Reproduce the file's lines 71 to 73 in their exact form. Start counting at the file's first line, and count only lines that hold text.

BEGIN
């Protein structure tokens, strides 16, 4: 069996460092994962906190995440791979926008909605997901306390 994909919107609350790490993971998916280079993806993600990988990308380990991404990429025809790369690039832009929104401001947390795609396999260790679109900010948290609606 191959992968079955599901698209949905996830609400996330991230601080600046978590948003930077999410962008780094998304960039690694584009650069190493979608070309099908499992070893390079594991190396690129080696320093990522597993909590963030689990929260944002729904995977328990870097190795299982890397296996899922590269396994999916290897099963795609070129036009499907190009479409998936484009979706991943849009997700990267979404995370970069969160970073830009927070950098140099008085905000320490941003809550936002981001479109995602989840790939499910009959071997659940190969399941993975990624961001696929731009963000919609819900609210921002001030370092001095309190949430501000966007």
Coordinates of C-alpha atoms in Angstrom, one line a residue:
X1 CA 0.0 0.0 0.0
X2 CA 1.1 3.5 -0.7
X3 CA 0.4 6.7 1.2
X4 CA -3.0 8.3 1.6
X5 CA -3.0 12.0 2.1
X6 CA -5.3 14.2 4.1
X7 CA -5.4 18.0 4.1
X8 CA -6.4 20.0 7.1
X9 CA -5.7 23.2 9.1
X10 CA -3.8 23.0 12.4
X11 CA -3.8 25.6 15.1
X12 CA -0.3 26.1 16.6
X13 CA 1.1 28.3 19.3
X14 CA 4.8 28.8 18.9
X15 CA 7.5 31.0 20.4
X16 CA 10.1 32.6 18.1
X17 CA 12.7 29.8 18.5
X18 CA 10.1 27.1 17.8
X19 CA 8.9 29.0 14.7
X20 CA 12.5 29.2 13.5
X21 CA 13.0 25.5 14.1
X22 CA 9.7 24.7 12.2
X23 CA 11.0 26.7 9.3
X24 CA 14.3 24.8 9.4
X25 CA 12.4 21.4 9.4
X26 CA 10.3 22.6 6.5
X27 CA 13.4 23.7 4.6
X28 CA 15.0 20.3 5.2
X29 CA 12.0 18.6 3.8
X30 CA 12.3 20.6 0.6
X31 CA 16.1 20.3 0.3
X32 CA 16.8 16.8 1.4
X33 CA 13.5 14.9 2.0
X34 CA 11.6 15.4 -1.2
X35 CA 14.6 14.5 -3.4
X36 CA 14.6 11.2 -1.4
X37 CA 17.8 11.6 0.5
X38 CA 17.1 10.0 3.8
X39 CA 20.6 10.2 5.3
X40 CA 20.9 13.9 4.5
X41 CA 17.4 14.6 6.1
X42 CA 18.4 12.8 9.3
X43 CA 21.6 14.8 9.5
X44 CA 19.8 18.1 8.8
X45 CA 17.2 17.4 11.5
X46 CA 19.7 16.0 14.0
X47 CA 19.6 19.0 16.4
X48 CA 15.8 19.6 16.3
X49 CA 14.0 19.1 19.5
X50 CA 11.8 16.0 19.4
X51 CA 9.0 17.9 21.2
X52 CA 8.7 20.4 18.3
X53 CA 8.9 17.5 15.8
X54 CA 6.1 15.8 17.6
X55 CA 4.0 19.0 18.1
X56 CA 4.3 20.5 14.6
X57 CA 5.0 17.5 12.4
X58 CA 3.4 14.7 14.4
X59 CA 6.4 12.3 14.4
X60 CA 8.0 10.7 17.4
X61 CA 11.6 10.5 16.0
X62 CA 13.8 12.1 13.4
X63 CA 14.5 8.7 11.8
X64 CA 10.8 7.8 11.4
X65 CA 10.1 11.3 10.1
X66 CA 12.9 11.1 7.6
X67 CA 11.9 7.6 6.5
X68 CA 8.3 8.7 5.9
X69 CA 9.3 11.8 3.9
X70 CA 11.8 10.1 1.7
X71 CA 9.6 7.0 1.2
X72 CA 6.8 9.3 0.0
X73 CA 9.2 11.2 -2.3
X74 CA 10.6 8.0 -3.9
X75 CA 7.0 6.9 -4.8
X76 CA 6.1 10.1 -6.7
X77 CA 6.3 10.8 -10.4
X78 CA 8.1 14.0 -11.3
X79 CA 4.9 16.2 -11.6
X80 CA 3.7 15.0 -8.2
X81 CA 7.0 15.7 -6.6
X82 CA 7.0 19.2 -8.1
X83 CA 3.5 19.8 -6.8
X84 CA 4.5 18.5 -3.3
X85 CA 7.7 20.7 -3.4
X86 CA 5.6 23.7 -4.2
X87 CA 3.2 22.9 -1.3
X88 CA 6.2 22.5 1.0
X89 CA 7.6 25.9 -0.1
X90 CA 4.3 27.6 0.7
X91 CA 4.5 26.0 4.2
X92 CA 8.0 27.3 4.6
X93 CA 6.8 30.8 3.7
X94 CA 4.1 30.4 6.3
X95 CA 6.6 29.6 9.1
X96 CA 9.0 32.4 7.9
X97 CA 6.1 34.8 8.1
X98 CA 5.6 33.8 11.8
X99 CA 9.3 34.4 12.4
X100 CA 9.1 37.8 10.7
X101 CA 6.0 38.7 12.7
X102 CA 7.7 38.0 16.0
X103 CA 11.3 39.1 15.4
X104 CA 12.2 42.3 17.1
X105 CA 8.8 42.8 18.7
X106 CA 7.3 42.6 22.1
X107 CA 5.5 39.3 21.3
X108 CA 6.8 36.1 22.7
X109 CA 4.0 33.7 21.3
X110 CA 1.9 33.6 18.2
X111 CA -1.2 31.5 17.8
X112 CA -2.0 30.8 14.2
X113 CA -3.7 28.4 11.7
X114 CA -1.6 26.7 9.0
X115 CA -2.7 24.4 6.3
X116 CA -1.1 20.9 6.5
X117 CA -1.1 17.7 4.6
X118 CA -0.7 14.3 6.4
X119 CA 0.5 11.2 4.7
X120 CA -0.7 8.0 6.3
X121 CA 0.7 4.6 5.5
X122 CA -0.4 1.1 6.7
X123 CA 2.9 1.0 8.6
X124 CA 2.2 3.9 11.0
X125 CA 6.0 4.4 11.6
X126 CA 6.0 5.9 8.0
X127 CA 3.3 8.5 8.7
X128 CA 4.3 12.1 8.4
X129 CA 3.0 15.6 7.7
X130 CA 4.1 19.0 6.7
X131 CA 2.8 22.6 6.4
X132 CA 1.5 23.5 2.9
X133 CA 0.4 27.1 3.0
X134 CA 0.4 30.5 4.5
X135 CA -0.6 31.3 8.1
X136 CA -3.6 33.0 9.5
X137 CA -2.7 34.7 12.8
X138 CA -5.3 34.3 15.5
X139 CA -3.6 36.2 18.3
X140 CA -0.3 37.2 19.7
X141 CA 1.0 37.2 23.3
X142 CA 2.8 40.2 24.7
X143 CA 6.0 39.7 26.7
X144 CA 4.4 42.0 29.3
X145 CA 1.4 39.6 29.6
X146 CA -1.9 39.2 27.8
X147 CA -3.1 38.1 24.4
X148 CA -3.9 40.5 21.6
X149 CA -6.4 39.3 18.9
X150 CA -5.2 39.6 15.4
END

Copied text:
X69 CA 9.3 11.8 3.9
X70 CA 11.8 10.1 1.7
X71 CA 9.6 7.0 1.2